Governor Tom Wolf vetoed a major election bill Friday that would have given counties $90 million to fund the voting machine improvements he mandated, plus included changes to election law he supported.
But the governor said those parts of the bill were outweighed by components that would have slowed down the machine decertification process, and eliminated automatic straight party voting.
Many of the voting machines in Pennsylvania only record ballots electronically, which makes it almost impossible to double-check election results.
That became an issue after the 2016 election and led to the commonwealth settling a lawsuit with the Jill Stein campaign with a commitment to update its machines by 2020.
Counties have to make those upgrades.
Wolf and Republicans in the legislature seem to agree that the state should help them cover the costs, which are estimated to be around $150 million. But the budget bill that would have covered about 60 percent of the cost became snarled with other political issues.
Alongside the funding and a measure to ease absentee ballot deadlines, Republicans included a provision that would have gotten rid of straight-party ballots. Most states don’t allow them, and the GOP argues it can lead to ill-informed voting.
But Democrats strongly disagree. In his veto, Wolf said he’s concerned the change would have led to longer lines and depressed turnout.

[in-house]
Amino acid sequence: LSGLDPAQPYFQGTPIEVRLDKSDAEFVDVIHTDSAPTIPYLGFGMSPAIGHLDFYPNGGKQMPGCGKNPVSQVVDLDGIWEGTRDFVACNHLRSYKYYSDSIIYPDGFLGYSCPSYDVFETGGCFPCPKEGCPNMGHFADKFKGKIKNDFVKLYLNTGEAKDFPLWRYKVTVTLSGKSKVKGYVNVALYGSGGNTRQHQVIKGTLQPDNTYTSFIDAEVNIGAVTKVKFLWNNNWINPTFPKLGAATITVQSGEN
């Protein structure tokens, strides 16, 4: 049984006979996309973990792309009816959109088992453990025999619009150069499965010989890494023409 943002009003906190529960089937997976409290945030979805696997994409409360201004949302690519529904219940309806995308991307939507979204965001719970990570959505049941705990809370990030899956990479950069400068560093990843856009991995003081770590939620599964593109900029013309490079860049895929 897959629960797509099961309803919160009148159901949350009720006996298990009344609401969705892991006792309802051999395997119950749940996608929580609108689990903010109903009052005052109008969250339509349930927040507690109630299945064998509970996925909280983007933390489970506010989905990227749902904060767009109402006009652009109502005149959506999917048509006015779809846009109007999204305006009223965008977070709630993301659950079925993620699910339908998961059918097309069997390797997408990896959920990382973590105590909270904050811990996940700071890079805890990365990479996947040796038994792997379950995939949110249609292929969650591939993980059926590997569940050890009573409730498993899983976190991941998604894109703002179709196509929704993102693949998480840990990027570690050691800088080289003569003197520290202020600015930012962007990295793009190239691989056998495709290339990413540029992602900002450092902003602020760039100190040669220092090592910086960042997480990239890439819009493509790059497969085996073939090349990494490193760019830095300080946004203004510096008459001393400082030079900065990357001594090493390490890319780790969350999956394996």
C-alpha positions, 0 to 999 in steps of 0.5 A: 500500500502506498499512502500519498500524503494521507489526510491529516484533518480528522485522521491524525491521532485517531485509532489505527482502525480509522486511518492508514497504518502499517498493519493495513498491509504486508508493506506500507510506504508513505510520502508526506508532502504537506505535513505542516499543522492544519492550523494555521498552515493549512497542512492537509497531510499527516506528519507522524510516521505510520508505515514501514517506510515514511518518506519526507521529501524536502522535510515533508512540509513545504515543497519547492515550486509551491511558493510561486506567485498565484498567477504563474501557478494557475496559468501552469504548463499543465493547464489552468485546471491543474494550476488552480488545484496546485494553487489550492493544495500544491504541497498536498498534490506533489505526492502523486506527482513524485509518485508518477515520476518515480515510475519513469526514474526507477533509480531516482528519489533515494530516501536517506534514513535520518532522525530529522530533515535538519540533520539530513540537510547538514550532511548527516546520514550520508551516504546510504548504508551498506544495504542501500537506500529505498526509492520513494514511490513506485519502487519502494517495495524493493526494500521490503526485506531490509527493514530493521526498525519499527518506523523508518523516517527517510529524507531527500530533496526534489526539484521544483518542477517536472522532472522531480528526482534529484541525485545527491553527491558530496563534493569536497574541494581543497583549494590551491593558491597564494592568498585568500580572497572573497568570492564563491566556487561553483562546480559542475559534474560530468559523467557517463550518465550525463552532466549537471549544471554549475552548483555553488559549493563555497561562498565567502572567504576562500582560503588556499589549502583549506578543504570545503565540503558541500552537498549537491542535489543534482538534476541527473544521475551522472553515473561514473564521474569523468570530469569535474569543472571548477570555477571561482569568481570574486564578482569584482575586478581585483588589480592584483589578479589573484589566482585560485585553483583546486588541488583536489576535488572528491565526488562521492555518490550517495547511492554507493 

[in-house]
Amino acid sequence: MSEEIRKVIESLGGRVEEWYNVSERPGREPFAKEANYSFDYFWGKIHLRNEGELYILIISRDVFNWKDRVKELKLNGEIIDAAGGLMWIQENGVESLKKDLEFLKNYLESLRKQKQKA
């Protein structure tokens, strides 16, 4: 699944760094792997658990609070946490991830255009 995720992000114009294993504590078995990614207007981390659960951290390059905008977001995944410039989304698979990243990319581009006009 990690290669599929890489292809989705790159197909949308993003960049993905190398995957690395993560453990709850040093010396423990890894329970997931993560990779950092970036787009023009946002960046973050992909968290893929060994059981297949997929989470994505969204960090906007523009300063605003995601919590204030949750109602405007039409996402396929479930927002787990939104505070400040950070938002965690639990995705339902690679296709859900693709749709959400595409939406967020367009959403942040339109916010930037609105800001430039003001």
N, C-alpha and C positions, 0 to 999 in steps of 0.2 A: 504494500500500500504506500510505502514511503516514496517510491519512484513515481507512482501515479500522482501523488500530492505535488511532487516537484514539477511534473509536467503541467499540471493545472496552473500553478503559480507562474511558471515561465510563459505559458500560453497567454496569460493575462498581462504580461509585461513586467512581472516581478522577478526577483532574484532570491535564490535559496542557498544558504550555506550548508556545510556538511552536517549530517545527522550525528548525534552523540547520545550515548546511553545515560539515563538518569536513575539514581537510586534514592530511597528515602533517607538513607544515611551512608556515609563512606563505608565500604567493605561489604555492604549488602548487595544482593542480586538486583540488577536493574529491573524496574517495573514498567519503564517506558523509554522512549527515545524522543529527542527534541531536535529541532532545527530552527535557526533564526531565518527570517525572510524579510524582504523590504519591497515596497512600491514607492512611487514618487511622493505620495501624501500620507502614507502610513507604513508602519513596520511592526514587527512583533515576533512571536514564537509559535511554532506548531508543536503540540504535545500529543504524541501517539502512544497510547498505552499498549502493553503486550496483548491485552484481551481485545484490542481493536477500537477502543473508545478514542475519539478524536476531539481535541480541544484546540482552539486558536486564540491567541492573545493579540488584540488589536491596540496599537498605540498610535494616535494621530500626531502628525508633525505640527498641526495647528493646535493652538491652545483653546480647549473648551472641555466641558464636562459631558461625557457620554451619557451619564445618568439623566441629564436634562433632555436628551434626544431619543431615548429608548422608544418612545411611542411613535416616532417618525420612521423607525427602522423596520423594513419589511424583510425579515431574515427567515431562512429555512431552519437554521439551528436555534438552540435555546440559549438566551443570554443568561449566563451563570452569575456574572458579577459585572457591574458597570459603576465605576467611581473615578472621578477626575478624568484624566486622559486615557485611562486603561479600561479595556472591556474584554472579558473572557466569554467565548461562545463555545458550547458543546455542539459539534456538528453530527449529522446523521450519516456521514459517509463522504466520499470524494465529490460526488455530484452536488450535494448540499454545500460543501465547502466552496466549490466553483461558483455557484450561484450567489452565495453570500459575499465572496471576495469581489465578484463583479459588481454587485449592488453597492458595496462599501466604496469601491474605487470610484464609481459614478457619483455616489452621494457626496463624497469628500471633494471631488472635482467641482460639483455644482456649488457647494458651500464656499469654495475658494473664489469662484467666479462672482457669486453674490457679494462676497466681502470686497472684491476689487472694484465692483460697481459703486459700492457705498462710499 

Wolf was also unimpressed with a part of the bill that would have required a legislative commission to review any future mass-decertification proposals by the administration.
He wrote that the measure “binds the hands of future administrations through a decertification procedure which weakens the ability of the commonwealth and counties to quickly respond to flaws that would require the decertification of large numbers of machines fewer than 180 days before an election.”
GOP Senate leaders called Wolf’s veto “arbitrary and partisan” and said it “makes no sense.” A spokesman for House Republicans said they are disappointed.
In a statement that accompanied his veto, Wolf said he applauds counties’ “dedication to protecting the integrity of our elections,” and that he is still “committed to voting machine funding.”
It was a sentiment Republicans in the House echoed—saying they too “remain committed to supporting our counties and will continue to work on pursuing fair elections across the Commonwealth.”
It is unclear how they plan to proceed.